A Paradigm Shift in Urban Runoff

Christine MacDonald looks at efforts by everyone from home gardeners to municipal water authorities to rethink and rebuild the infrastructure to handle urban runoff.
January 30, 2012, 2pm PST | Jonathan Nettler | @nettsj
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As cities across the country seek to improve the quality of their waterways by ending the "scourge of sewerage overflows" and polluted runoff, efforts large and small are contributing to capturing and filtering rain water where it falls.

"Once, cities were built to channel storm water away from building foundations and roadways. But as urban areas have grown, rooftops, streets and other impervious surfaces have disrupted cities' natural hydrology. Today, everyone from water authorities to home gardeners are looking to absorb rain where it falls, eschewing traditional treatment plants and underground sewerage tunnels that effectively neutralize runoff, but don't do much else.", writes MacDonald.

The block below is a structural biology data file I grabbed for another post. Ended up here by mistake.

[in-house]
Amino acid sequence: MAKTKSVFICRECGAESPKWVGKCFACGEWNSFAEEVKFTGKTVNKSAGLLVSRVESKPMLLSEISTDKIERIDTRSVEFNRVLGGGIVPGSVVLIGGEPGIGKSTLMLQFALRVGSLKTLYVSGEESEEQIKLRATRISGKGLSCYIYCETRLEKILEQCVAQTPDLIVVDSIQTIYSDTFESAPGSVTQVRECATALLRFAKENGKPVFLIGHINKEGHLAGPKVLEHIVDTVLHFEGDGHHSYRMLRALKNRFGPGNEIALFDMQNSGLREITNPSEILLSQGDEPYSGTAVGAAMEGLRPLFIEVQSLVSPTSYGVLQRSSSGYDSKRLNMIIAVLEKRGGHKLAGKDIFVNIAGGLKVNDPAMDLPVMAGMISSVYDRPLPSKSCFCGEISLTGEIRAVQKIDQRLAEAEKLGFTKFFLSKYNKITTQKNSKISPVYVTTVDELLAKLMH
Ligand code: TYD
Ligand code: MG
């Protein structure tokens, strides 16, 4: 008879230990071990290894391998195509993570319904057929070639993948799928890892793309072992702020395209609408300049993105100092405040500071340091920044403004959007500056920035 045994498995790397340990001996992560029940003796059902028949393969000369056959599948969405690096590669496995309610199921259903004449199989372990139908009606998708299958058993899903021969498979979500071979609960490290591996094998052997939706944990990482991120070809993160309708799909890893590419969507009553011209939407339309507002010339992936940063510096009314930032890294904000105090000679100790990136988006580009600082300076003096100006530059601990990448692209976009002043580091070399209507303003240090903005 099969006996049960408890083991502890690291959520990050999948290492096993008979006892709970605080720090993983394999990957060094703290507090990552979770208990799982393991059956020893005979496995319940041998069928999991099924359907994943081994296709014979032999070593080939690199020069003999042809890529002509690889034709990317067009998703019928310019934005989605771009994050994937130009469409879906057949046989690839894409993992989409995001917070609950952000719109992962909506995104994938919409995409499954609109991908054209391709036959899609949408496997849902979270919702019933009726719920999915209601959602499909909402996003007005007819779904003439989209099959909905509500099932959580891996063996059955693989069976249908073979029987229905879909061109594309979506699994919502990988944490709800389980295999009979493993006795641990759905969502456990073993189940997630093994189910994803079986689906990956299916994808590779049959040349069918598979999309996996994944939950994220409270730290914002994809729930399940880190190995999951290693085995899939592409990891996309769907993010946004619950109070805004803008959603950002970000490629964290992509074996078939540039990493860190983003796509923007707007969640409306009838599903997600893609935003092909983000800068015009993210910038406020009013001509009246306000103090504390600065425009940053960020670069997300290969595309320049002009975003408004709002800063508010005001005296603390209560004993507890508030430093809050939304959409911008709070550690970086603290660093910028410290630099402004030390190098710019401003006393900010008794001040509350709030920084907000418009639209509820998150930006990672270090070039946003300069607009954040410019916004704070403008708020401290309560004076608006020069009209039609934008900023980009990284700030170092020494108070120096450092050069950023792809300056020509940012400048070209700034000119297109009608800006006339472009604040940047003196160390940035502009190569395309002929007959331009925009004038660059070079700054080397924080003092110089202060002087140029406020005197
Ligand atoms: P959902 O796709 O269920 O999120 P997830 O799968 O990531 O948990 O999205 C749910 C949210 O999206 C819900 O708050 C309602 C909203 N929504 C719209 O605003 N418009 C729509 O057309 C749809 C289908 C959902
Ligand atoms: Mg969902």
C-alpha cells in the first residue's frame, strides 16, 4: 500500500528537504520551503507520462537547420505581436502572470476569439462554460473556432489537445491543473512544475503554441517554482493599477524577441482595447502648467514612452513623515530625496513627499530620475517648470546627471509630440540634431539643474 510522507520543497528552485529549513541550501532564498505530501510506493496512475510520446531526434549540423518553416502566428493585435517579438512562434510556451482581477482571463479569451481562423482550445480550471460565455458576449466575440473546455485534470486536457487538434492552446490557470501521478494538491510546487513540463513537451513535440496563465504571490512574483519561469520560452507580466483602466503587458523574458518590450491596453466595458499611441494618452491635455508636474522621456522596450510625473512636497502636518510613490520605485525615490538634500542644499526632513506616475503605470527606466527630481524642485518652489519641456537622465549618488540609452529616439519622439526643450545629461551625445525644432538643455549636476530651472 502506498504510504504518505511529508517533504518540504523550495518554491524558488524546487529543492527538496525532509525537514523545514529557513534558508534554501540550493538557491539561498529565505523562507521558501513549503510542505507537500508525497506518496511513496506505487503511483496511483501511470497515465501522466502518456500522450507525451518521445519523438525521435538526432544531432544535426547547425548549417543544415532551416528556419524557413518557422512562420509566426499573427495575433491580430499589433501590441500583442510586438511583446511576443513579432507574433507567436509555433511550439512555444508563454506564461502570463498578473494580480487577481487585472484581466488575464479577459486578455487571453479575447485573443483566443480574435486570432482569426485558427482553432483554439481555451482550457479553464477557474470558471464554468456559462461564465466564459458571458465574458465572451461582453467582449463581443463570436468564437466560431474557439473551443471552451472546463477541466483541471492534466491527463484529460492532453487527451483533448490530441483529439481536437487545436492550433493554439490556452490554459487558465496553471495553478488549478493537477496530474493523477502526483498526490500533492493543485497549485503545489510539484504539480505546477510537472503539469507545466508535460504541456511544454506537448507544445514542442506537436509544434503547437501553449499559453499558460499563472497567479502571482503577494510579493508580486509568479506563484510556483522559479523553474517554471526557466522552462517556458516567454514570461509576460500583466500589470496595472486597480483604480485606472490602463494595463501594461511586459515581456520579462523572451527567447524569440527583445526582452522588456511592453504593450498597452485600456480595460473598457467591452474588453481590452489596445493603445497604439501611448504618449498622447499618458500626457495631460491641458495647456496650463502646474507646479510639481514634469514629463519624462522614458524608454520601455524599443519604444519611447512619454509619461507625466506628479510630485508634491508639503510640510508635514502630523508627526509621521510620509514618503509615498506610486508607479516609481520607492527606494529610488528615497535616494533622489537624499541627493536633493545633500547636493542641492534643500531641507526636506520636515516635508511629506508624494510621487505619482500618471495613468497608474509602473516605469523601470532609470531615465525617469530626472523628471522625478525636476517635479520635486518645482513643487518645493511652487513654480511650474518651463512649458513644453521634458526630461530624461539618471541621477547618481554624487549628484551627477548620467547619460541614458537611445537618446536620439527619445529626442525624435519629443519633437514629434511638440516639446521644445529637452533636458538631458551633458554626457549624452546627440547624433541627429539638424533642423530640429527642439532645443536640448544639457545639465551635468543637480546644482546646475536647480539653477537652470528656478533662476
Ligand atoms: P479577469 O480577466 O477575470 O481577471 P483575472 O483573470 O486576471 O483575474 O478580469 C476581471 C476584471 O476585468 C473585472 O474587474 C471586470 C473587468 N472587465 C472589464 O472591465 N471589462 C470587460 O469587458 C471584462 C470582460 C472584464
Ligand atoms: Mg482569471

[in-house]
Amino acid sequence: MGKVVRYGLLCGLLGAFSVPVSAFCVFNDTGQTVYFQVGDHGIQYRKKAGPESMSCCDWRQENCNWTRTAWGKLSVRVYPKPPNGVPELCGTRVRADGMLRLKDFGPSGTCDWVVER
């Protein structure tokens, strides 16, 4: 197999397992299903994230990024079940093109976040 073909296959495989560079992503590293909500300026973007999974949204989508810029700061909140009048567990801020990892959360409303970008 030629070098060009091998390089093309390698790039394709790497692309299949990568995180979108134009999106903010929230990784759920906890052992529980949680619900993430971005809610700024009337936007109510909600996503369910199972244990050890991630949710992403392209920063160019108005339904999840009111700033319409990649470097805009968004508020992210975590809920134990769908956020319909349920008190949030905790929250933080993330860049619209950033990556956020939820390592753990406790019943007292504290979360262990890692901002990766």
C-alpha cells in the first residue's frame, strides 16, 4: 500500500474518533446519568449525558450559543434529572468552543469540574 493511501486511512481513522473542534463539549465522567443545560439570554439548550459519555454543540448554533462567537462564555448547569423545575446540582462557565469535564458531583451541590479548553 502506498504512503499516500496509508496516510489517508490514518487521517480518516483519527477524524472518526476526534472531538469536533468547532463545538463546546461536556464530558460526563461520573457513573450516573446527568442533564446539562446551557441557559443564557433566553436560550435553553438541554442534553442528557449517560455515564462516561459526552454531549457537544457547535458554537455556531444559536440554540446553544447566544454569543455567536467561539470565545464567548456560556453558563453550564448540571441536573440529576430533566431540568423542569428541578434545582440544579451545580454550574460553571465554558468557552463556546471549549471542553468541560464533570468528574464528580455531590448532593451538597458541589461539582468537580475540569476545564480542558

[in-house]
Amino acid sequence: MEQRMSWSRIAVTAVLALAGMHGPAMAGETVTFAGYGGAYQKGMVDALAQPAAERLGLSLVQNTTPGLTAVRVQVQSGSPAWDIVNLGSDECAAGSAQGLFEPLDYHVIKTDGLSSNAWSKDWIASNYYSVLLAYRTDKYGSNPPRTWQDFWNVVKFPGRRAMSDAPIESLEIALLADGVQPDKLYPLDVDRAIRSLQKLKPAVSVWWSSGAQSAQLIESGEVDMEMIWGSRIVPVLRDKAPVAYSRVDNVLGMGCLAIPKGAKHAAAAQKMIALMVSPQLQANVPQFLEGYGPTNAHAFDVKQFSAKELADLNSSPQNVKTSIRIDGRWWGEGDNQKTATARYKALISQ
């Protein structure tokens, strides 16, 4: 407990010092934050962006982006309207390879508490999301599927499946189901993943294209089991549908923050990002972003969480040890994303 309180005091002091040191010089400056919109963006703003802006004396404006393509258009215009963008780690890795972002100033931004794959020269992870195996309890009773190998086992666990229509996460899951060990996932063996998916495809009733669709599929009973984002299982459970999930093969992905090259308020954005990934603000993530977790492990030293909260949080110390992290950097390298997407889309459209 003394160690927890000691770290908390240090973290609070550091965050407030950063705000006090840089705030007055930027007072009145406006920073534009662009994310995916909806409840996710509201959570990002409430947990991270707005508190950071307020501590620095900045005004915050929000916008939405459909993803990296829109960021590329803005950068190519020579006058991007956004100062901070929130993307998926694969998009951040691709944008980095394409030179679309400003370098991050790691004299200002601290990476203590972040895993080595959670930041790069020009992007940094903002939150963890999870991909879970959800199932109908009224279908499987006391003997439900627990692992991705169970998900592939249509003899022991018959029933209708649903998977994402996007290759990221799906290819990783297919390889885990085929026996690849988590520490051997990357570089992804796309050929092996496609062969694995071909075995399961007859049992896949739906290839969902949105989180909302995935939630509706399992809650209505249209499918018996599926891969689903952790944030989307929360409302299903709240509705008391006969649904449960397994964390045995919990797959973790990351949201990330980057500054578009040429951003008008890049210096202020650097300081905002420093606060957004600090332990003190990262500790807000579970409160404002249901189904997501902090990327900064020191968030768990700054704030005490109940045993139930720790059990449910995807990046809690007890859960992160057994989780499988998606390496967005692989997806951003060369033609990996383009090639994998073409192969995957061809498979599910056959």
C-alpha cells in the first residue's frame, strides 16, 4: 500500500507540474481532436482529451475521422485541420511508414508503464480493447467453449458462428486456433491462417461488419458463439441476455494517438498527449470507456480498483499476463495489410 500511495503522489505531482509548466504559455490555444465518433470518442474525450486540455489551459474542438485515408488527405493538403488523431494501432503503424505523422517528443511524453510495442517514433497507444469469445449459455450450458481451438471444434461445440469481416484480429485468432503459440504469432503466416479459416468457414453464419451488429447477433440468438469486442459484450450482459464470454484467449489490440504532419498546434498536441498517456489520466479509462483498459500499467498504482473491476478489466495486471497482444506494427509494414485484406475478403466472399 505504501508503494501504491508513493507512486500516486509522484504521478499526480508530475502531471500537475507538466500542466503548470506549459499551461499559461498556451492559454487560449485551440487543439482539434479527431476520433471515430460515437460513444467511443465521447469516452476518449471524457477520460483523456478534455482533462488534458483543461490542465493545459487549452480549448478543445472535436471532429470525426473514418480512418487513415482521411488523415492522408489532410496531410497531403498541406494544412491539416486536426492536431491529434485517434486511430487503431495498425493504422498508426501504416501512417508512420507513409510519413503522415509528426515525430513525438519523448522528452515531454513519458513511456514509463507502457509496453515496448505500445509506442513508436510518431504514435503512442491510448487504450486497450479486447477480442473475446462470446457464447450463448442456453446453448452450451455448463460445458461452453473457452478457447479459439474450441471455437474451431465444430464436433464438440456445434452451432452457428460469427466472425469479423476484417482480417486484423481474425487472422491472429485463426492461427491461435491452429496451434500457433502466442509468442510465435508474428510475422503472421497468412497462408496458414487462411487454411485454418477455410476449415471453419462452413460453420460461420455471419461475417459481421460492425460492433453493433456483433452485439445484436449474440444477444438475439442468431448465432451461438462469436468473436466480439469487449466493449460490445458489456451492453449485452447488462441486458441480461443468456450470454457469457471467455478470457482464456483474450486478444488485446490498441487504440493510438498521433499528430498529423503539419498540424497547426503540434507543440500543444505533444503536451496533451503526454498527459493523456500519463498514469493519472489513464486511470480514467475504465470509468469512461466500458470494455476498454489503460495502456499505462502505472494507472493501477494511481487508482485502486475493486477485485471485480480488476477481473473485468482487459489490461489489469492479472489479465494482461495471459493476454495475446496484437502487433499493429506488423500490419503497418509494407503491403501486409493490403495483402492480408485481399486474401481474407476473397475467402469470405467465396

Beautifying streets, saving money, and providing habitat for wildlife are just some of the benefits of such efforts.

See also our recent feature on moving Beyond Low Impact Development for a more in-depth analysis of the current challenges, and five proposed strategies, for effective stormwater management.

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Published on Friday, January 27, 2012 in The Atlantic Cities
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